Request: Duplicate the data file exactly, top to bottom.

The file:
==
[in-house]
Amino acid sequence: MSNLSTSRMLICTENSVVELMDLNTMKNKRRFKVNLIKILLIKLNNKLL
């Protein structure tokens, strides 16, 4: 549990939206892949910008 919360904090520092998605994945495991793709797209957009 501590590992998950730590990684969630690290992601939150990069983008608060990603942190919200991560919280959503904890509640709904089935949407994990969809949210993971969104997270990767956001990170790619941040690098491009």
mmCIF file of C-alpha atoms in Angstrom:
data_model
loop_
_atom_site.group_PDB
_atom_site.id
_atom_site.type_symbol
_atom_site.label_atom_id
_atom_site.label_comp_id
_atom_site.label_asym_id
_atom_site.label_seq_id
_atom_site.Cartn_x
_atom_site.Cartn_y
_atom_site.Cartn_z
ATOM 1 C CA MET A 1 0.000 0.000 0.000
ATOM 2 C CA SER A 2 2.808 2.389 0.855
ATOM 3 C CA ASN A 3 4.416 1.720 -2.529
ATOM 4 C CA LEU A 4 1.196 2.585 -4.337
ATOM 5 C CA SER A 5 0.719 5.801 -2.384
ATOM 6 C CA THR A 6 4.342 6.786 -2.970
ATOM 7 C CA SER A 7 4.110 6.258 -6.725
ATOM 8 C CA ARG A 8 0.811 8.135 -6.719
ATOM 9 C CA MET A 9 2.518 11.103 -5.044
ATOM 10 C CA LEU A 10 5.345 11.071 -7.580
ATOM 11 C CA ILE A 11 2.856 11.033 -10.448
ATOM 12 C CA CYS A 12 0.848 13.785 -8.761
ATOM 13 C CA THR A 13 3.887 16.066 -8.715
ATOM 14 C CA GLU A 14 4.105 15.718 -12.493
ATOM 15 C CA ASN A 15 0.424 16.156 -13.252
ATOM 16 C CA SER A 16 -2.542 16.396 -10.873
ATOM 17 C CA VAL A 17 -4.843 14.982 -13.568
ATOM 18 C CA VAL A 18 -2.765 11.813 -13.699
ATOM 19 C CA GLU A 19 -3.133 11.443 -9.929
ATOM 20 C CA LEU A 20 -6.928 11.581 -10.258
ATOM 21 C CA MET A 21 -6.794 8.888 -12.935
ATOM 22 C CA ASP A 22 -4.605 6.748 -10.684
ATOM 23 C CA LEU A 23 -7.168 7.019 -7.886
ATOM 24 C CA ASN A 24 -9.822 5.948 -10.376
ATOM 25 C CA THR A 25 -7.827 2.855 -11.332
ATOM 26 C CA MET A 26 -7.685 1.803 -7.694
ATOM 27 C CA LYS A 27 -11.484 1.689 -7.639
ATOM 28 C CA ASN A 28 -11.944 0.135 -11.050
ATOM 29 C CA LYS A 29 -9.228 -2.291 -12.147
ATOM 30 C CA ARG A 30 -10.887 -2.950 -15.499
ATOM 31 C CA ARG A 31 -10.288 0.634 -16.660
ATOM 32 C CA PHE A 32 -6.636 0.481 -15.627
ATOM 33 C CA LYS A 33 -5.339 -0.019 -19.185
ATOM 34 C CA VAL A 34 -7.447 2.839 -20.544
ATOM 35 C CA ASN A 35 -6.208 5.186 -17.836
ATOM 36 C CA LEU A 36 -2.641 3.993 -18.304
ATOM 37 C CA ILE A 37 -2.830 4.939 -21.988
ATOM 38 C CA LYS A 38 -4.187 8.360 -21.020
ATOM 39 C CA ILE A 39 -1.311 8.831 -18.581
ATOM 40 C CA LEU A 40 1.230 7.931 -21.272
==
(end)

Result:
[in-house]
Amino acid sequence: MSNLSTSRMLICTENSVVELMDLNTMKNKRRFKVNLIKILLIKLNNKLL
């Protein structure tokens, strides 16, 4: 549990939206892949910008 919360904090520092998605994945495991793709797209957009 501590590992998950730590990684969630690290992601939150990069983008608060990603942190919200991560919280959503904890509640709904089935949407994990969809949210993971969104997270990767956001990170790619941040690098491009």
mmCIF file of C-alpha atoms in Angstrom:
data_model
loop_
_atom_site.group_PDB
_atom_site.id
_atom_site.type_symbol
_atom_site.label_atom_id
_atom_site.label_comp_id
_atom_site.label_asym_id
_atom_site.label_seq_id
_atom_site.Cartn_x
_atom_site.Cartn_y
_atom_site.Cartn_z
ATOM 1 C CA MET A 1 0.000 0.000 0.000
ATOM 2 C CA SER A 2 2.808 2.389 0.855
ATOM 3 C CA ASN A 3 4.416 1.720 -2.529
ATOM 4 C CA LEU A 4 1.196 2.585 -4.337
ATOM 5 C CA SER A 5 0.719 5.801 -2.384
ATOM 6 C CA THR A 6 4.342 6.786 -2.970
ATOM 7 C CA SER A 7 4.110 6.258 -6.725
ATOM 8 C CA ARG A 8 0.811 8.135 -6.719
ATOM 9 C CA MET A 9 2.518 11.103 -5.044
ATOM 10 C CA LEU A 10 5.345 11.071 -7.580
ATOM 11 C CA ILE A 11 2.856 11.033 -10.448
ATOM 12 C CA CYS A 12 0.848 13.785 -8.761
ATOM 13 C CA THR A 13 3.887 16.066 -8.715
ATOM 14 C CA GLU A 14 4.105 15.718 -12.493
ATOM 15 C CA ASN A 15 0.424 16.156 -13.252
ATOM 16 C CA SER A 16 -2.542 16.396 -10.873
ATOM 17 C CA VAL A 17 -4.843 14.982 -13.568
ATOM 18 C CA VAL A 18 -2.765 11.813 -13.699
ATOM 19 C CA GLU A 19 -3.133 11.443 -9.929
ATOM 20 C CA LEU A 20 -6.928 11.581 -10.258
ATOM 21 C CA MET A 21 -6.794 8.888 -12.935
ATOM 22 C CA ASP A 22 -4.605 6.748 -10.684
ATOM 23 C CA LEU A 23 -7.168 7.019 -7.886
ATOM 24 C CA ASN A 24 -9.822 5.948 -10.376
ATOM 25 C CA THR A 25 -7.827 2.855 -11.332
ATOM 26 C CA MET A 26 -7.685 1.803 -7.694
ATOM 27 C CA LYS A 27 -11.484 1.689 -7.639
ATOM 28 C CA ASN A 28 -11.944 0.135 -11.050
ATOM 29 C CA LYS A 29 -9.228 -2.291 -12.147
ATOM 30 C CA ARG A 30 -10.887 -2.950 -15.499
ATOM 31 C CA ARG A 31 -10.288 0.634 -16.660
ATOM 32 C CA PHE A 32 -6.636 0.481 -15.627
ATOM 33 C CA LYS A 33 -5.339 -0.019 -19.185
ATOM 34 C CA VAL A 34 -7.447 2.839 -20.544
ATOM 35 C CA ASN A 35 -6.208 5.186 -17.836
ATOM 36 C CA LEU A 36 -2.641 3.993 -18.304
ATOM 37 C CA ILE A 37 -2.830 4.939 -21.988
ATOM 38 C CA LYS A 38 -4.187 8.360 -21.020
ATOM 39 C CA ILE A 39 -1.311 8.831 -18.581
ATOM 40 C CA LEU A 40 1.230 7.931 -21.272